And only now can we proceed with fine-tuning. It’s a procedure consisting of small changes in the speakers positioning and in what they are placed on. When setting up speakers relative to each other and to the walls, we tried to do it properly and accurately. Now we can do it even more accurately and methodically.
Spikes and spacers
Let’s start with elements that many people forget about—spikes and spacers used under them. I’d like to begin with these elements because one should start the process from them.
Simplest possible spacers, usually delivered in a set with spikes by loudspeakers manufacturer
Manufacturers supply speakers and stands for speakers together with a set of spikes we should place them on. Most often these are the cheapest spikes available, and same goes for the spacers. The latter are usually too small to make sense. The simplest change we can make is replacing the spacers. There are a lot of different products available on the market, but I would like to recommend three of them. The first ones are small spacers made by the Japanese company fo.Q (Carbon Spacer CS-01). They are made of carbon fiber. In the center they feature a hole, so it will be easy to place spikes on them.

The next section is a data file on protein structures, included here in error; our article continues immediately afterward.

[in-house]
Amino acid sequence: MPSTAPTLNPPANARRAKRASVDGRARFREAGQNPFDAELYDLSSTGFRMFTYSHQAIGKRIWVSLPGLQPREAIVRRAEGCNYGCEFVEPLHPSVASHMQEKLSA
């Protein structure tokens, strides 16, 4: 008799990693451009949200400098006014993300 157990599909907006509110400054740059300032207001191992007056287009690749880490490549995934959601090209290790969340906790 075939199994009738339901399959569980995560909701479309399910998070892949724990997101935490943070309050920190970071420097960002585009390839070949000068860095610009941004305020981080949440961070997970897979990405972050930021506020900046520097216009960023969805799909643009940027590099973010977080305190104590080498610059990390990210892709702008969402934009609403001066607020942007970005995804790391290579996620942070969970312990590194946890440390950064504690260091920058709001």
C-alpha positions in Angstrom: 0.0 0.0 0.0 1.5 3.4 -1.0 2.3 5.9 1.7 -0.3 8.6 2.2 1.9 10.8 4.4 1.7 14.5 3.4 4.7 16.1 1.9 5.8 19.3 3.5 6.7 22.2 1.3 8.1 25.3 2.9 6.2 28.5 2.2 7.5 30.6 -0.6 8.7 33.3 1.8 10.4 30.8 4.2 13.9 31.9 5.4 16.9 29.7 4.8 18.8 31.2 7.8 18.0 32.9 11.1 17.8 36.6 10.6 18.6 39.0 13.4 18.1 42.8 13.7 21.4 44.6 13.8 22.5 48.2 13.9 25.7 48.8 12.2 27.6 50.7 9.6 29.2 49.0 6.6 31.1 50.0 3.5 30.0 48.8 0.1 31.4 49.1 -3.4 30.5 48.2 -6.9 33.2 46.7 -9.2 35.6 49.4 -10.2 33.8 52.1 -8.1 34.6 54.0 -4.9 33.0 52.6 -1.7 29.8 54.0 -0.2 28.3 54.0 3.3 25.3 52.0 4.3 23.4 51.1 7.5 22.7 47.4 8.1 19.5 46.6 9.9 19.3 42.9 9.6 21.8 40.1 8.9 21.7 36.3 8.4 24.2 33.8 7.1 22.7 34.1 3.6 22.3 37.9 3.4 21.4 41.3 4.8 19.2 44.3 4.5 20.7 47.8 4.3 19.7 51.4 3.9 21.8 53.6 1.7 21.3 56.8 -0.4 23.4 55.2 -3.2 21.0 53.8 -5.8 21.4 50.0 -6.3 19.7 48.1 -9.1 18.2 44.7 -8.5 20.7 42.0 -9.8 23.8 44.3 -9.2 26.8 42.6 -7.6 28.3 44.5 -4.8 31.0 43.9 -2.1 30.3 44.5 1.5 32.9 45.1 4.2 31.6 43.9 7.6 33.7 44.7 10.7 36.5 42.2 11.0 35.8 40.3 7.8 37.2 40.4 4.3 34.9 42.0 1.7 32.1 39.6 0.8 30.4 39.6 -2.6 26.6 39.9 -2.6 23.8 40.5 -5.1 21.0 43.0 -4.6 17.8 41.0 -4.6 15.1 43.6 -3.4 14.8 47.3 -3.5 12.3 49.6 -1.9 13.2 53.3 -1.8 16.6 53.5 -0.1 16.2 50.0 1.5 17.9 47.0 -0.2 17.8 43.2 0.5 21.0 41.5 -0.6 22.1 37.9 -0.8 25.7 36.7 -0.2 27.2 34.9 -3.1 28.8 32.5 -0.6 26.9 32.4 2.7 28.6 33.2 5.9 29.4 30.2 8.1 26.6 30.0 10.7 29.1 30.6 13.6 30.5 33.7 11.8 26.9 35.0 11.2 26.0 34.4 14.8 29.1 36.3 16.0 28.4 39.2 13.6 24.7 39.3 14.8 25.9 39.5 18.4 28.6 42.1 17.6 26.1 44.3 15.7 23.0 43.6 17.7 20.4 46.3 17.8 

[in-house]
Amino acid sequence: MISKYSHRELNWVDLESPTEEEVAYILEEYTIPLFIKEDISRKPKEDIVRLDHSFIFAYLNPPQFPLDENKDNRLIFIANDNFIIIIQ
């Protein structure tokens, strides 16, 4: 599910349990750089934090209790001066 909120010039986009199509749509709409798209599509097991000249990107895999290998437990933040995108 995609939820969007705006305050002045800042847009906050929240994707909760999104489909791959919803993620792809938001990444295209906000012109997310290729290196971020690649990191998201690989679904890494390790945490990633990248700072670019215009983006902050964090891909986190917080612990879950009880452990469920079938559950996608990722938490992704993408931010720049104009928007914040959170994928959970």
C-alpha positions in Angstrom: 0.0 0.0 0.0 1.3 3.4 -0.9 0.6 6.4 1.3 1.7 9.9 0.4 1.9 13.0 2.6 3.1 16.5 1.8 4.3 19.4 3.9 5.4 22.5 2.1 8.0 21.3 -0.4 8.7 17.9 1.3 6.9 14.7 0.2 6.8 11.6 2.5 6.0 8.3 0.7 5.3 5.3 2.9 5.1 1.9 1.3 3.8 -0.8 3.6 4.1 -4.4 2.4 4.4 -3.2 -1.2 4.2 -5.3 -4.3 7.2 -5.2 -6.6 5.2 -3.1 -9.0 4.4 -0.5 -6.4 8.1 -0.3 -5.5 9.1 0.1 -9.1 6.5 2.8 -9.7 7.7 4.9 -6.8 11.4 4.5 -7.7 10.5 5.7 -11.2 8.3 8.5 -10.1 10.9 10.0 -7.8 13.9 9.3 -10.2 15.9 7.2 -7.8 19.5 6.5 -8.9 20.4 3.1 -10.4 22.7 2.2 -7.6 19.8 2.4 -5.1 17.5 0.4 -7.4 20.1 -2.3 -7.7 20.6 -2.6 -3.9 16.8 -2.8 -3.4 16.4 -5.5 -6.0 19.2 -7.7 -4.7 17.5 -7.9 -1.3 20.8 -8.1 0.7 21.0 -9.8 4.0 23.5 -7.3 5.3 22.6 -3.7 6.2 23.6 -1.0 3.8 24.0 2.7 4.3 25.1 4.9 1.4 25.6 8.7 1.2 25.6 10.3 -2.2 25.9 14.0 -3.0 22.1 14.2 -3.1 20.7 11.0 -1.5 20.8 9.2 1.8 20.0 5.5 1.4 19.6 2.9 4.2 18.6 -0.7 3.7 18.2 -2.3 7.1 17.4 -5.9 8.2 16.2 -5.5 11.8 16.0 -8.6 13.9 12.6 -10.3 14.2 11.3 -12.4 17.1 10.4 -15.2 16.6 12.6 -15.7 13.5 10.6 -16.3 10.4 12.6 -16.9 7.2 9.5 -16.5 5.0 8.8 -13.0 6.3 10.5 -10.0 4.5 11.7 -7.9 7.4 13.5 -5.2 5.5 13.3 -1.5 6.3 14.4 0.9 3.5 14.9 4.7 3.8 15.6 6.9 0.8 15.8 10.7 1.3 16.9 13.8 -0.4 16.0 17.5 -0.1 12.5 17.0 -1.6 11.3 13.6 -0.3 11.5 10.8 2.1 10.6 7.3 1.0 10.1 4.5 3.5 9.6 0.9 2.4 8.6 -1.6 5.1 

The second option are Acoustic Revive SPU-8 spacers, made of brass, and the particular alloy was selected to achieve certain sound modification. They do not look great, but they deliver in really big changes to the sound—try them yourself, you’ll be surprised. And it’s best to try them with the CPU-4 pads made by the same company. These were made of “active” material, i.e. piezoelectric, designed at the University of Tokyo. On the one hand, they help the feet not to slip, and on the other they calm the sound a bit.
Acoustic Revive SPU-8 spacers
Let’s listen to the changes that these elements introduce to the sound using the disc with high resolution sound (I mean the sound quality, not the signal parameters during the recording). If you want to use classical music, I recommend the Falla’s The Three Cornered Hat (Decca / Esoteric ESLP-10003, “Master Sound Works. Limited Edition,” SACD / CD, 1961/2008), if jazz is your thing use Jazz at the Pawnshop. Vol. I, II & III by Arne Domnérus (Proprius / Lasting Impression Music LIM UHD 071 LE, 3 x UltraHD CD + DVD, 1976/2012), and a pop proposal; Histoire de melody Nelson by Serge Gainsbourg (Mercury Records / Universal Music France 277 825 3, “Deluxe Edition” 2 x CD + DVD, 1971/2011).
And there is yet another manufacturer of this type of accessories—the Korean company HiFistay. In addition to the feet for electronic components we tested, they also offer outstanding, brilliantly made spike spacers in the Ballerino Souleir series. Have a look at their website (HERE) to see what professionals have to offer. However, such quality costs a lot, and although all previous spacer are not cheap either, these cost as much as small stand-mount speakers.